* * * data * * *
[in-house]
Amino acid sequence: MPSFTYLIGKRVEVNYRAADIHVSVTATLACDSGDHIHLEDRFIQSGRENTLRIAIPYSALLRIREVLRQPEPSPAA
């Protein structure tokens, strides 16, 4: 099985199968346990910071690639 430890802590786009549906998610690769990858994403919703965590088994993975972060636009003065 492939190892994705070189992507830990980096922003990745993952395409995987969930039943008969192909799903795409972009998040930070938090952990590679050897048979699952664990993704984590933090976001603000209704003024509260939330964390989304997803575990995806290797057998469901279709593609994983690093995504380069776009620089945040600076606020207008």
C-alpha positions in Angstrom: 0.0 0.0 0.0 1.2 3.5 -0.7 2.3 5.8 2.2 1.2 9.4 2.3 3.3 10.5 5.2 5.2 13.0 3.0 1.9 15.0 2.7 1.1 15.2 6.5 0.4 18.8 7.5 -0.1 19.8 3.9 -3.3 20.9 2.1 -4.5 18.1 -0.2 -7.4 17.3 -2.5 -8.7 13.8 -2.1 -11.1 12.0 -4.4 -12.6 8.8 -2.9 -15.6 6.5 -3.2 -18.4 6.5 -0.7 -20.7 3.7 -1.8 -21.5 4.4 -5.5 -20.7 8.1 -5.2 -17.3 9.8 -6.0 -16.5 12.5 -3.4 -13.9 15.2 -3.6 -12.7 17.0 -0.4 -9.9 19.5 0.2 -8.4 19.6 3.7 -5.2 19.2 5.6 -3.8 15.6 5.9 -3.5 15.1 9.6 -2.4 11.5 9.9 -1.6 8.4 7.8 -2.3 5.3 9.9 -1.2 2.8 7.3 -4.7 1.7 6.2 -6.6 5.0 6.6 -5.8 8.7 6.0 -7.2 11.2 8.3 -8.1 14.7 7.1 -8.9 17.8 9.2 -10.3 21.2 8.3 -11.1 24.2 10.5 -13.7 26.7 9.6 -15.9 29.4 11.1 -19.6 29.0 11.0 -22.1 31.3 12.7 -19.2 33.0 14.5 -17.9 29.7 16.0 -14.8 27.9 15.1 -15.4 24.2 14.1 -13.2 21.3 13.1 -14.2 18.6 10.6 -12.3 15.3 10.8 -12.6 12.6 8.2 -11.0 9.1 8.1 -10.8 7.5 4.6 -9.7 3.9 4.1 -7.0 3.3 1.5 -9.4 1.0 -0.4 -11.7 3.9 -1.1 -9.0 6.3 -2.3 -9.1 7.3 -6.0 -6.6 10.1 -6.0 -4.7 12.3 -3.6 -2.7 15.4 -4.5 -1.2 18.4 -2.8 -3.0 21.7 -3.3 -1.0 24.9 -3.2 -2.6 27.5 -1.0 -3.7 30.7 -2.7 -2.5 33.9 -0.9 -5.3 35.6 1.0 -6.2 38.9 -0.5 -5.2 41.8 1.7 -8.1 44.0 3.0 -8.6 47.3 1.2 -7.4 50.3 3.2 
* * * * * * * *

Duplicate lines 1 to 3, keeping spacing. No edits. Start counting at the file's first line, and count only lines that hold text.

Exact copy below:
[in-house]
Amino acid sequence: MPSFTYLIGKRVEVNYRAADIHVSVTATLACDSGDHIHLEDRFIQSGRENTLRIAIPYSALLRIREVLRQPEPSPAA
């Protein structure tokens, strides 16, 4: 099985199968346990910071690639 430890802590786009549906998610690769990858994403919703965590088994993975972060636009003065 492939190892994705070189992507830990980096922003990745993952395409995987969930039943008969192909799903795409972009998040930070938090952990590679050897048979699952664990993704984590933090976001603000209704003024509260939330964390989304997803575990995806290797057998469901279709593609994983690093995504380069776009620089945040600076606020207008």